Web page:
This years National Communication Association came with a side of jazz and jambalaya. Held in New Orleans, two hotels on canal street were overtaken with communication scholars from all over the country. While better known amongst rhetoric and communication science scholars, NCA has a lot to offer media scholars. With a wide variety of tracks, conference goers can explore any topic from a wider variety of methodological angles then we might otherwise be inclined to in our day to day research. With well known media scholars like Bonnie Dow, Andrea Press, Sharon Ross, Larry Gross and Isabel Molina-Guzman making appearances in the last two years, there are also some high profile draws for media scholars.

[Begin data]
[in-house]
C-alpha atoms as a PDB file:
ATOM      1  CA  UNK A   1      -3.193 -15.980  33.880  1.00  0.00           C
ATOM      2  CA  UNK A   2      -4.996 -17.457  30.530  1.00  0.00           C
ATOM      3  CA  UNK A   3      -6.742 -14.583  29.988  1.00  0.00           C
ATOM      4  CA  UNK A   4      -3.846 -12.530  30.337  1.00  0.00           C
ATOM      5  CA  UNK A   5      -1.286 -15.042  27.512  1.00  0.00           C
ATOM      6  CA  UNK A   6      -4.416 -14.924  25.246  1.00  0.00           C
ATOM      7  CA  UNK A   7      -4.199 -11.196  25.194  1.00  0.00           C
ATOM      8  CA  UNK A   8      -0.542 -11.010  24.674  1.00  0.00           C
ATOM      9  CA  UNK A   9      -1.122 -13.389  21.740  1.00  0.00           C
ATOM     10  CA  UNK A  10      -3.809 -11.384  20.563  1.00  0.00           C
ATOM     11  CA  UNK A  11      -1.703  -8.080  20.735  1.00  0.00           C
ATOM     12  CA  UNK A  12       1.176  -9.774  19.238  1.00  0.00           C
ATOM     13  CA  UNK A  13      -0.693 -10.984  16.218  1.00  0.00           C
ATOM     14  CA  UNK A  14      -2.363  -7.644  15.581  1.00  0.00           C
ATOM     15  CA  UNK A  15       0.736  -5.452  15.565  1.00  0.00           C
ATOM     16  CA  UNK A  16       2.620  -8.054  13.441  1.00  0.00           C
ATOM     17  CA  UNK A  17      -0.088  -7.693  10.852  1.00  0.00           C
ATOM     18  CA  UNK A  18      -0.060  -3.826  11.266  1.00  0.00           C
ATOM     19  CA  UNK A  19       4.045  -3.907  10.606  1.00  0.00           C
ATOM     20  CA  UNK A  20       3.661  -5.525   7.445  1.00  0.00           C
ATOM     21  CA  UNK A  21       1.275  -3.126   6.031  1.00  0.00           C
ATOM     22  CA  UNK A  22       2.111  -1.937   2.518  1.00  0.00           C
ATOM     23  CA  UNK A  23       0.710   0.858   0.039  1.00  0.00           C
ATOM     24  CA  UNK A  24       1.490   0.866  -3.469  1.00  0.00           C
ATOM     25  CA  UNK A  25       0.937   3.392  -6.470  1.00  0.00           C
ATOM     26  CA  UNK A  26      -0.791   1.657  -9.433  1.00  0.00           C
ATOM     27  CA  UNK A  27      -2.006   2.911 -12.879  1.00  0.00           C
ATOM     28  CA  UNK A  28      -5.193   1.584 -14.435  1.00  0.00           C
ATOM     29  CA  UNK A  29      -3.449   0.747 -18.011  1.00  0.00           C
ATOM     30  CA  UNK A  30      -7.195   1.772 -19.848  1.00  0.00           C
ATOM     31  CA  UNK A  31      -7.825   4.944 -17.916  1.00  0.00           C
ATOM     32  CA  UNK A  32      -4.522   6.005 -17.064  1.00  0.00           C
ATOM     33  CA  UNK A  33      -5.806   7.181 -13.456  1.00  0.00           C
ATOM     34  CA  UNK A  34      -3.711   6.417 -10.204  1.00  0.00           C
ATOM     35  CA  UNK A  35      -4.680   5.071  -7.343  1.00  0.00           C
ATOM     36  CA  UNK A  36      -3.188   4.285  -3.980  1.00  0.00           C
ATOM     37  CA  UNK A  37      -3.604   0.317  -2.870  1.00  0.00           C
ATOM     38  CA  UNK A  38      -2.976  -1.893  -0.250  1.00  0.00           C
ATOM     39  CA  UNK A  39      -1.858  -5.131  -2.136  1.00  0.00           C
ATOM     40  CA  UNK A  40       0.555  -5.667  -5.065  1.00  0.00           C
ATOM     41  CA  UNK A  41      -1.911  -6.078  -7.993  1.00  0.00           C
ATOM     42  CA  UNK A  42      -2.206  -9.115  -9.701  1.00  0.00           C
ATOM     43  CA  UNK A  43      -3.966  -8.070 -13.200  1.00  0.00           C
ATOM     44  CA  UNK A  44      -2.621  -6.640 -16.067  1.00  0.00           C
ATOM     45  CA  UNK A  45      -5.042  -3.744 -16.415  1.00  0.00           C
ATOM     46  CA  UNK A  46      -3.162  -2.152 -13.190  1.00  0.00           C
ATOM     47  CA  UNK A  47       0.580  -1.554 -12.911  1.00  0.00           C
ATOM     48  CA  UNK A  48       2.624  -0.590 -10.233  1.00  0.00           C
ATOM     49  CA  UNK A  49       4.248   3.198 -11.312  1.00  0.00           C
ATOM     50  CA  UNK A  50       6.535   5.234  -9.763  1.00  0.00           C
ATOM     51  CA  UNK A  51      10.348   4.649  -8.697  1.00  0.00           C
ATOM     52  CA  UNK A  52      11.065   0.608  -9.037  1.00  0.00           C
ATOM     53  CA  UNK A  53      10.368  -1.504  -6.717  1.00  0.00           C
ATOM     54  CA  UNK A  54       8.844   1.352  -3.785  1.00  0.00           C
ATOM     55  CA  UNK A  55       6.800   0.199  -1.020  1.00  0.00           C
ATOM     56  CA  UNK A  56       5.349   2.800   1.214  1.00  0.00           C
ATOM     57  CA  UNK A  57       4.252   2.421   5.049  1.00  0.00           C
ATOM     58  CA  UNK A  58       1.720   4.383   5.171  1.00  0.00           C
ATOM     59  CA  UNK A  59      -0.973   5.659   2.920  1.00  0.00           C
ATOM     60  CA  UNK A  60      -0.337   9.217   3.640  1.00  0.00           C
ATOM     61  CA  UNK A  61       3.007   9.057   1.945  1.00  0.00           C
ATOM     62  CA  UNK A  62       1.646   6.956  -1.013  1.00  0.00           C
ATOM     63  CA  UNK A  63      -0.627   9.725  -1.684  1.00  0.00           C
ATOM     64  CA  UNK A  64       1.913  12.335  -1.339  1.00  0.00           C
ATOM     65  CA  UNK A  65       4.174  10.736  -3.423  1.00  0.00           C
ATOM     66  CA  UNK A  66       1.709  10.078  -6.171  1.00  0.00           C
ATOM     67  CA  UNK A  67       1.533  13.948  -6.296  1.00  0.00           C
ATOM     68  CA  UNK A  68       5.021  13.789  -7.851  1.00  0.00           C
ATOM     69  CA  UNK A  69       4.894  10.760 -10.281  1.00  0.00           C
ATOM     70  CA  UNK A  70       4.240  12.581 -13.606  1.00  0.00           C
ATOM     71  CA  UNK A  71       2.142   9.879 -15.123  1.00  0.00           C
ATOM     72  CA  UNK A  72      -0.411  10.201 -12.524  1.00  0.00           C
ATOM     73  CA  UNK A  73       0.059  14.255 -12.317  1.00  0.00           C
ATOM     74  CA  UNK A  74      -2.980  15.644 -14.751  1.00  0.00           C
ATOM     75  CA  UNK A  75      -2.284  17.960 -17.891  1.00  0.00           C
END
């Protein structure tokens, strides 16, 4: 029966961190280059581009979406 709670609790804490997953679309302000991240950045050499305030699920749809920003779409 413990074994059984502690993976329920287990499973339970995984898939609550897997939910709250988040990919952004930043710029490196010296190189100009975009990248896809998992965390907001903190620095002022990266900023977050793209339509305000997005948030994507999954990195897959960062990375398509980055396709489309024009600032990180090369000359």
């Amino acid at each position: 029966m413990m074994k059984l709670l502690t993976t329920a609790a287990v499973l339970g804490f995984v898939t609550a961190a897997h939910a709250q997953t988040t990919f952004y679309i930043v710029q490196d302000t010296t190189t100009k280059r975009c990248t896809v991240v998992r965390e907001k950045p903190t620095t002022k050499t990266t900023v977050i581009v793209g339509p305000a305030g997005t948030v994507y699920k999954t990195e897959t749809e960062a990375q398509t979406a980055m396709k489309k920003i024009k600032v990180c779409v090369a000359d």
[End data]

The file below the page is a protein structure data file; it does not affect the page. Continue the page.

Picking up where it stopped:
The National Communication Association had such a tremendous number of interesting panels over the conferences five days that it would be impossible to truly capture anything like an accurate image of the event in a few hundred words. Instead, I want to provide a glimpse of one small segment of the conference, a sampling of feminist and girlhood panels. Several of the panels were organized by Sarah Projansky and brought some new faces to NCA for the first time. The first panel I attended from this grouping was entitled, Girls’ Voices in and Through Media and looked at particular feminist issues in girl studies. Sharon Ross presented a paper entitled “OMG, LOL: Urban Teen’s Thoughts on Media” that provided some fascinating early data about how different demographic groupings of teens, particularly divided by race and class, conceptualized and consumed media. Not only did Ross observe important differences in what these different groups of teens watched but she also found some key differences in the way these teens claimed to use or understand the media they watched. Jessalynn Keller presented her project “Talking Back to Seventeen: Girls’ Media Activism, Feminism, and the Blogosphere” exploring how a particular girl blogger entered into a complicated discourse with Seventeen magazine and its messages through “The Seventeen Magazine Project” and what this case study may say about the potential for feminist girl activism on the web. UW-Madison’s very own Nora Seitz also presented on this panel, performing a fascinating analysis of the ABC Family program Huge and how the series’ representation of overweight teens deviated from the Alloy brand in core ways that reflected its specific authorship and industrial contexts. Sarah Projansky finished the panel with a particularly deep analysis of the media coverage of Venus Williams in her late teen years and the unspoken racism that emerged surrounding discussion of the beads that she kept in her hair and the differing approaches to this style taken by the news and tennis officials at different points in her career.